I can still remember seeing the joy on Ken Livingstone’s face when London won the selection to host the 2012 Olympic Games, so why wasn’t I jumping up and down for joy with him?
Call me an old cynic if you like, but the legacy of the 2004 Athens Games is a stark reminder of how emotions can change from joy to despair in such a relatively short space of time. The debt that Greece accrued for putting on the world’s greatest sports event was a heavy enough price to pay without the knowledge that the sporting venues quickly fell into disrepair as well.
I’m pretty sure that Ken wasn’t thinking about the sporting side of things when, as Mayor of London at the time, he put the bid in: in fact, I don’t think he even expected to win it. The reason behind his thinking was that the event would focus minds on giving a much-needed boost to rejuvenating a part of East London that was in desperate need of some extra cash, so I think his wide smile was for a different reason to those involved in sport.
I’m also pretty sure that the powers that be were only too aware of what happened in Athens and would have been determined that London’s legacy would be different.
With all this in mind a 500-acre site at Stratford was given the go-ahead as the home of the Olympic Park, the main venue for both the Summer Olympics and the Paralympics.
I intimated in my Introduction to Kew Gardens that I was intending to follow it up with some more detailed posts about other aspects of the park, and as Christmas is on the horizon, I thought it would be a good time to show people what Christmas at Kew is like.
2018 will be the sixth year it’s been running and has already established itself as a firm favourite with everyone.
Basically, it involves a trail that is festooned with illuminations of all descriptions, but rather than explaining what it’s all about I’ll leave you with a link to the website and some pictures from 2017 that will give you a taste of what to expect.
Just as it’s impossible to see the whole of Kew Gardens in one visit, the same thing applies to writing about it, and so I’ve decided to begin with an overview of how the gardens evolved and the main areas of interest.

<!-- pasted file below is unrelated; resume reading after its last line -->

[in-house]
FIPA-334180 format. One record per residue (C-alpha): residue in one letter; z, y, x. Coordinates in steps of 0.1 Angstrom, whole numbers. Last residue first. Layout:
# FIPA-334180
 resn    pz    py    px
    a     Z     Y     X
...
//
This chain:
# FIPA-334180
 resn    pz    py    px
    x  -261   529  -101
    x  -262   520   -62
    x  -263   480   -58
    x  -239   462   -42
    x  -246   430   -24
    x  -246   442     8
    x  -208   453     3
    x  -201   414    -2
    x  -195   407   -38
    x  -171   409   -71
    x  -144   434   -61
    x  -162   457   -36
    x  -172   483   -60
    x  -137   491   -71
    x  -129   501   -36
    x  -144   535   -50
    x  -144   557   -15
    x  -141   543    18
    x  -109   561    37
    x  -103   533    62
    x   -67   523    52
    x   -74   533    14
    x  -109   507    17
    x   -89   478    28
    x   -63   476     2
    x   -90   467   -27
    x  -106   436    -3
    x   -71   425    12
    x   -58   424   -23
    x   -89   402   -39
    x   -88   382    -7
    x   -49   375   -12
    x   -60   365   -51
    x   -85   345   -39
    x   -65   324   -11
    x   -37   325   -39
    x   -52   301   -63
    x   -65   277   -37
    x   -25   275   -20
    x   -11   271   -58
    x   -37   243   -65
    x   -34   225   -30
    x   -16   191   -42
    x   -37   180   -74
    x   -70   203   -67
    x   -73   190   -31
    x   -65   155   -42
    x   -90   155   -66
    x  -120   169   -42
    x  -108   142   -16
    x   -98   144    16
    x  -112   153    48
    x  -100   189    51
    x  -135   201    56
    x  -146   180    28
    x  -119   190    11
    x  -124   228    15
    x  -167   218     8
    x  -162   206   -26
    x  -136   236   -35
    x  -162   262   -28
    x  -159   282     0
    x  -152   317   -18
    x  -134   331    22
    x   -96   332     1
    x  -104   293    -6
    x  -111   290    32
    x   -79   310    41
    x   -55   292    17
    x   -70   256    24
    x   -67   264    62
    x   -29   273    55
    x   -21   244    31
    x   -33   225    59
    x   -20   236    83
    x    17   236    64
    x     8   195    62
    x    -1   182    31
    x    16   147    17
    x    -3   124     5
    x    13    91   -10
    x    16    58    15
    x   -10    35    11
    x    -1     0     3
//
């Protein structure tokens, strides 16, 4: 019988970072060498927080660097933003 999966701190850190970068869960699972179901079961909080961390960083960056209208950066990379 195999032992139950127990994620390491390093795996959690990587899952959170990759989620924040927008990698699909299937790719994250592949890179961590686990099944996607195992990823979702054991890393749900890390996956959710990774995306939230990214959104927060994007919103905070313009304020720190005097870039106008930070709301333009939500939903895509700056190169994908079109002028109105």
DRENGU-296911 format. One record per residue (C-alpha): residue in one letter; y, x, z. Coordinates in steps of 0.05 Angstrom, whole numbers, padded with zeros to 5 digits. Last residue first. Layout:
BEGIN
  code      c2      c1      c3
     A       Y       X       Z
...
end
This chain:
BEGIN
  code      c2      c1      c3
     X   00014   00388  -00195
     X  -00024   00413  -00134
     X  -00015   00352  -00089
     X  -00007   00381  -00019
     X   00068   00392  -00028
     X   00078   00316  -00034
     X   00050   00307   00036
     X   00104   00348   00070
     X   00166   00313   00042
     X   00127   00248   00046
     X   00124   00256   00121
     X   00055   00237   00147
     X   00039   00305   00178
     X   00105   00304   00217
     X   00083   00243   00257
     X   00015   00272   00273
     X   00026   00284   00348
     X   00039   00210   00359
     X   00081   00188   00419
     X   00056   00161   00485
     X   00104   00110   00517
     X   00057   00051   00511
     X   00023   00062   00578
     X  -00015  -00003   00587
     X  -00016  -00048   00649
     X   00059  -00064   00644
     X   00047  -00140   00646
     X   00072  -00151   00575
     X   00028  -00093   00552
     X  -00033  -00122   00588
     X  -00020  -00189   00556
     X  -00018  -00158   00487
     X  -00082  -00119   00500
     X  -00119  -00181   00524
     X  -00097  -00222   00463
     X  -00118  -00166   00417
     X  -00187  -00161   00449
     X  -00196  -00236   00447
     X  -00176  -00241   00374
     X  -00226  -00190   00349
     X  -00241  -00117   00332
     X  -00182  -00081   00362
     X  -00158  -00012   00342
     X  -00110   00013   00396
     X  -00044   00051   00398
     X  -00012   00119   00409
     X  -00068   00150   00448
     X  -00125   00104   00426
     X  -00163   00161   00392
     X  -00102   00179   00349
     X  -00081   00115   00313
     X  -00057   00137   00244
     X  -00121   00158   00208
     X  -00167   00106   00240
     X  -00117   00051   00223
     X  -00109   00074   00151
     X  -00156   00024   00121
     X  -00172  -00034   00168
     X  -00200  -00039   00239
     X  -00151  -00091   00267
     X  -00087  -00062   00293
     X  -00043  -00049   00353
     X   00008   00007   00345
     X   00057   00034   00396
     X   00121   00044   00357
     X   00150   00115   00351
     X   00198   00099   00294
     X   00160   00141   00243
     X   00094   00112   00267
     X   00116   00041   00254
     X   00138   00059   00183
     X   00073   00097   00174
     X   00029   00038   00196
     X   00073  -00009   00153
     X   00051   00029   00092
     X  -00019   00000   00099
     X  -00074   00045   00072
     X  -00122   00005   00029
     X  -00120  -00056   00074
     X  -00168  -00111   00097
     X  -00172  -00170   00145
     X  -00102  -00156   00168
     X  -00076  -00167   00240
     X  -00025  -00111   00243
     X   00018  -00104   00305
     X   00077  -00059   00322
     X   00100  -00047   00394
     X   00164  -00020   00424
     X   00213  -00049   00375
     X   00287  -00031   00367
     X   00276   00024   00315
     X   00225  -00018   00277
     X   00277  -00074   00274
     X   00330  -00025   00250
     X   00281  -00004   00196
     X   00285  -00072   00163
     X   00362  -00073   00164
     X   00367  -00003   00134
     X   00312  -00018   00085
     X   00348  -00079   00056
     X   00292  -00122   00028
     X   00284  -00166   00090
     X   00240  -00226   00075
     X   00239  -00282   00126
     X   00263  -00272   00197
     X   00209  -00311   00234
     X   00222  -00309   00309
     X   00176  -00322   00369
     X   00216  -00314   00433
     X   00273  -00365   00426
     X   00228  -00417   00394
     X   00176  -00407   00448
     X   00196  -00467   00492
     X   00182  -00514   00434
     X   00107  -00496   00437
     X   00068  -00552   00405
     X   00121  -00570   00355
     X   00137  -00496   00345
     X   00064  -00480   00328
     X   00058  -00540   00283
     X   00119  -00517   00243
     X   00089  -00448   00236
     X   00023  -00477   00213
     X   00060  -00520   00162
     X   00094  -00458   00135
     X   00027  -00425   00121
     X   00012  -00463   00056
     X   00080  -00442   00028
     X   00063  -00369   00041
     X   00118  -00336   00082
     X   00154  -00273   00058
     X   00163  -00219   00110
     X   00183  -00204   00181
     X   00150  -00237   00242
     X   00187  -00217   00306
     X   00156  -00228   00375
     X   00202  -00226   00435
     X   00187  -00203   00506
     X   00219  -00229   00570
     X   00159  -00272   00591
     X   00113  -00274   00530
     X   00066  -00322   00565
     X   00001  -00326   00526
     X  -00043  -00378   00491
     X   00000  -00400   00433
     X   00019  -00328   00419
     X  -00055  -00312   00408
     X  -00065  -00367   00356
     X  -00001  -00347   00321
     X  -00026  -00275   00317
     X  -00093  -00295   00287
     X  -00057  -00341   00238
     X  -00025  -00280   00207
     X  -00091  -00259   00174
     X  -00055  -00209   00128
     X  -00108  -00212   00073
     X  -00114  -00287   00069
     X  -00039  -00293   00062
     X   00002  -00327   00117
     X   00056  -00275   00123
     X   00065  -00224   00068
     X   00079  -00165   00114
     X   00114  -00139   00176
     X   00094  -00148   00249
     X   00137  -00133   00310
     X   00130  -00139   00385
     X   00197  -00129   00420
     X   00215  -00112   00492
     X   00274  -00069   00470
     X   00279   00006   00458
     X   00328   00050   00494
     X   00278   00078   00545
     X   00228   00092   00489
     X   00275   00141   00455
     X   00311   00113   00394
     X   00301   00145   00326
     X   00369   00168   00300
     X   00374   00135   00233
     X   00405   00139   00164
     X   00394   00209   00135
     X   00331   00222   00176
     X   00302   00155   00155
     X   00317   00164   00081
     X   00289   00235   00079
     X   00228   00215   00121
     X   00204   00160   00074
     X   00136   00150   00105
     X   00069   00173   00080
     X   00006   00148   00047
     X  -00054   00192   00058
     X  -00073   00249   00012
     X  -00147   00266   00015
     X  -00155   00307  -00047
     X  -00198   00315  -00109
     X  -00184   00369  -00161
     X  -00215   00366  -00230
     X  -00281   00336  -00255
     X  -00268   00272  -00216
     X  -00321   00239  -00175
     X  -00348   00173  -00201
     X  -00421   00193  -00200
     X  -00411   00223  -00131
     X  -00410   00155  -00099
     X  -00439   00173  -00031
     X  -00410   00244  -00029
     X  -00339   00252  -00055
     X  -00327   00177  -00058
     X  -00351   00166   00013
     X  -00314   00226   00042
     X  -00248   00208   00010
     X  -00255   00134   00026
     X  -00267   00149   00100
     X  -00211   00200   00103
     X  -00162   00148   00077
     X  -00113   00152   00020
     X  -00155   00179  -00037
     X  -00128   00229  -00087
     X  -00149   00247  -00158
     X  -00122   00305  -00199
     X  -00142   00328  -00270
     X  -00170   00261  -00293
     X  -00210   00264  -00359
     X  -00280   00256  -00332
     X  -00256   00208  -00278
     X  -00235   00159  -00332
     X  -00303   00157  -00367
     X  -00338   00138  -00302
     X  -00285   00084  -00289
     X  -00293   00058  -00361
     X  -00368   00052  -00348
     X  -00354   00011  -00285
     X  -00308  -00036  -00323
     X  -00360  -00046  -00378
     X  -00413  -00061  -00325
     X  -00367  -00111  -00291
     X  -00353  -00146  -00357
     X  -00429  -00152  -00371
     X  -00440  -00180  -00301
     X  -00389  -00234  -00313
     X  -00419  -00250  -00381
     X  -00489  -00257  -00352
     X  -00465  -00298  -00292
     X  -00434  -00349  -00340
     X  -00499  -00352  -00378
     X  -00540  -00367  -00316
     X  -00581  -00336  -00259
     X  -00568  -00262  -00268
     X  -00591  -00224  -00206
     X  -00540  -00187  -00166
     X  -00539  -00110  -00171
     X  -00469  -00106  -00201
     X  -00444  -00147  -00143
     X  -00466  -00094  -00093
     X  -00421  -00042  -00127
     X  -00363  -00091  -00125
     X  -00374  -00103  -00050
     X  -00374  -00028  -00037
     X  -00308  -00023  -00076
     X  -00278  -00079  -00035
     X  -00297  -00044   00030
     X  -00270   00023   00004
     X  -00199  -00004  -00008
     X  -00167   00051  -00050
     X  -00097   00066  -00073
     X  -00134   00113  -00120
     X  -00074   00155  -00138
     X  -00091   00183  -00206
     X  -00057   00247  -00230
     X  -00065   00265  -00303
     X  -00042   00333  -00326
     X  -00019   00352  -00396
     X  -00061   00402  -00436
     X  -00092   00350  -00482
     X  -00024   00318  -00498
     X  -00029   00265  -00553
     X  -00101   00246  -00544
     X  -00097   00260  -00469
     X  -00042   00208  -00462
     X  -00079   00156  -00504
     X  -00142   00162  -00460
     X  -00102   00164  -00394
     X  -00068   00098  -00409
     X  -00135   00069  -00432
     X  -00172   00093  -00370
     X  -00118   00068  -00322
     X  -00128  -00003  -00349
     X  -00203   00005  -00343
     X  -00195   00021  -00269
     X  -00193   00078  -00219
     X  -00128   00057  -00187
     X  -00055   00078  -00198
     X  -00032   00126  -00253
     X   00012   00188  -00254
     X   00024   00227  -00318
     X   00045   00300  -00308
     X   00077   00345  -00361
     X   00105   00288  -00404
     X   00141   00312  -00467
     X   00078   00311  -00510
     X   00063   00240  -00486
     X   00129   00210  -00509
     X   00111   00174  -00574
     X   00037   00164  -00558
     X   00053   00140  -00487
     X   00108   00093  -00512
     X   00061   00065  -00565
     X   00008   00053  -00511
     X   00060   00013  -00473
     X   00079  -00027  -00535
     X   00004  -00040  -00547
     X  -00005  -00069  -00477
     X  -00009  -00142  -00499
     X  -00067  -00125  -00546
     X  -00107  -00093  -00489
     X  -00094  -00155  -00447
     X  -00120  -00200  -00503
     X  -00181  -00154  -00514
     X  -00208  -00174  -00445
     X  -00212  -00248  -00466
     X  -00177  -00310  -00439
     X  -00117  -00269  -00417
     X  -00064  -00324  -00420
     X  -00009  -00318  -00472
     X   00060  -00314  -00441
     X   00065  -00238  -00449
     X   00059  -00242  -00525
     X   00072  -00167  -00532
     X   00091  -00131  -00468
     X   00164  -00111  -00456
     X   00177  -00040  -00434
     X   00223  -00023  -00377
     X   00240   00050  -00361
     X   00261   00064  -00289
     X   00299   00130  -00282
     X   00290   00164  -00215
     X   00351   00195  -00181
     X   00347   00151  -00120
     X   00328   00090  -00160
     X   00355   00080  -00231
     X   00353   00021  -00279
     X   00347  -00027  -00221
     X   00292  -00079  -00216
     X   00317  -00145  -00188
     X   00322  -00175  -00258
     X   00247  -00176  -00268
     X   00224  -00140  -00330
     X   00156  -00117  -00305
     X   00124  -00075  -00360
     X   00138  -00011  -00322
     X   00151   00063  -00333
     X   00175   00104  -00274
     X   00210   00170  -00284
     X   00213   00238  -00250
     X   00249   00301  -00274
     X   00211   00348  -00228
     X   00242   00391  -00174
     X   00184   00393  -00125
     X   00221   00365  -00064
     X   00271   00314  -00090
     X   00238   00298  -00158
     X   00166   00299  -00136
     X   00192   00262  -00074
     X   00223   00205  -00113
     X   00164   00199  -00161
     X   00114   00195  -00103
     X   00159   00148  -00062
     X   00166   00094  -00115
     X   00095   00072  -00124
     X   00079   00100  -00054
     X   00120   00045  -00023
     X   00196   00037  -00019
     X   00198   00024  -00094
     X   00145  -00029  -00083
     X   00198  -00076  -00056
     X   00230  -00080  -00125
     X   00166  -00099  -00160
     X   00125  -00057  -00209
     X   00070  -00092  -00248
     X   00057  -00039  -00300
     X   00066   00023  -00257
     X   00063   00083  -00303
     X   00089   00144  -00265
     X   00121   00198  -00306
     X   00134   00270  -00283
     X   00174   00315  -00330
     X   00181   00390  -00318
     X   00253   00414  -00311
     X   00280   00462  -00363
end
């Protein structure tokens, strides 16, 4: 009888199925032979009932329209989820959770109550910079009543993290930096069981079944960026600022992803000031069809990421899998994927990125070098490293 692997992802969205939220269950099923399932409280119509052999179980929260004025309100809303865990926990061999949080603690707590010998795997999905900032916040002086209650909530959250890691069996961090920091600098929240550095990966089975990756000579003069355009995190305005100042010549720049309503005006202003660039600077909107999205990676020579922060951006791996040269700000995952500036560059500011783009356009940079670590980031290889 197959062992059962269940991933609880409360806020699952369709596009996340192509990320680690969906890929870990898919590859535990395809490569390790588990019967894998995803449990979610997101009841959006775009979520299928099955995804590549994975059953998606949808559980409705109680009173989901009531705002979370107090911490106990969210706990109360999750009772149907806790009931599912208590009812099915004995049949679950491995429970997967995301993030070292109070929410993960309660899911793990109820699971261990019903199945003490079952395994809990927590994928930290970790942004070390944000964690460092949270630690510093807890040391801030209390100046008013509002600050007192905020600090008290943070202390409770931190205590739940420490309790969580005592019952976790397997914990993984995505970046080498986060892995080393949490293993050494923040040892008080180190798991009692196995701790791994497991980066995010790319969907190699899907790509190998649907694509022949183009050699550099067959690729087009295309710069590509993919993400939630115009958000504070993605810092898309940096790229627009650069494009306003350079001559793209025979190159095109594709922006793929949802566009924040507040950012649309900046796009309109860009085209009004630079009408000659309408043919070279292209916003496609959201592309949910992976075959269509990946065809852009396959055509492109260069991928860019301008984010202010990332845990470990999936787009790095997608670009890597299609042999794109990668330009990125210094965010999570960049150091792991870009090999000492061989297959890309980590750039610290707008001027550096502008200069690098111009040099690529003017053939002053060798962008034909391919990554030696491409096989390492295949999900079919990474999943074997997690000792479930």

To give you an indication of the magnitude of the place, it boasts that it has the “largest and most diverse botanical and mycological (fungi) collections in the world” with more than 30,000 different kinds of plants, an Herbarium with over 7 million specimens, a library with 750,000 books, and more than 175,000 prints and drawings. To that you can add five Grade I listed buildings, and (including its sister botanical garden at Wakehurst in West Sussex) currently employs around 800 staff. It even has its own police force. No wonder it’s on UNESCO’s list of World Heritage Sites.
The Southbank is not a defined area, but for this review it refers to the riverside area south of the river between Westminster Bridge and Lambeth’s border with Southwark at Bankside.
It may be difficult to imagine now, but this area known as Lambeth Marsh, was virtually undeveloped before the 19th century. The wet terrain was hardly a prime location for the type of development that had taken place across the other side of the river, but during the Victorian era, the shallow bank and mudflats became an asset for industries such as printing works, coal wharves, dye works and breweries, to name just a few.
The first half of the 20th century wasn’t kind to Lambeth with factories either in decline or being destroyed by WWII bombs, and so when it was suggested that a Festival of Britain would have its centrepiece here, things started to take a different direction.
The festival was supposed to be a national exhibition celebrating British achievements, but it was to become more than that. The ravages of WWII had left the country in need of a lift from austerity, and so entertainment and culture were deemed just as important as science and technology, and so various forms of entertainment were included when the festival opened on 4th May 1951.
The Southbank site was only ever going to be temporary and most of it was demolished after the festival was over five months later, but the Royal Festival Hall remained.
I’m going to have to tread carefully writing this article because Temple is at the heart of the UK’s legal system, and as I know next to nothing about how it works, I don’t want to end up with a solicitor’s letter on the doormat.
I think I’m on safe ground though by saying that the area gets its name from the 12th century Temple Church built by the Knights Templar as their English headquarters.
Temple, or The Temple, as it’s sometimes called, covers an area roughly between the Strand/Fleet Street to the Victoria Embankment, and Surrey Street to Blackfriars. This means that some of the area lies within the City of Westminster and some of it within the City of London.
The Strand meets Fleet Street near to the Royal Courts of Justice and the Westminster/City of London boundary. This boundary was traditionally marked by Temple Bar, an invisible barrier to begin with, but then a ceremonial gateway where the monarch halted before being welcomed into the City by the Lord Mayor of London. The gateway, designed by Sir Christopher Wren, was removed in 1878 and currently stands at Paternoster Square near St Paul’s Cathedral; The boundary is now marked by a large plinth with a dragon – a symbol of the City of London.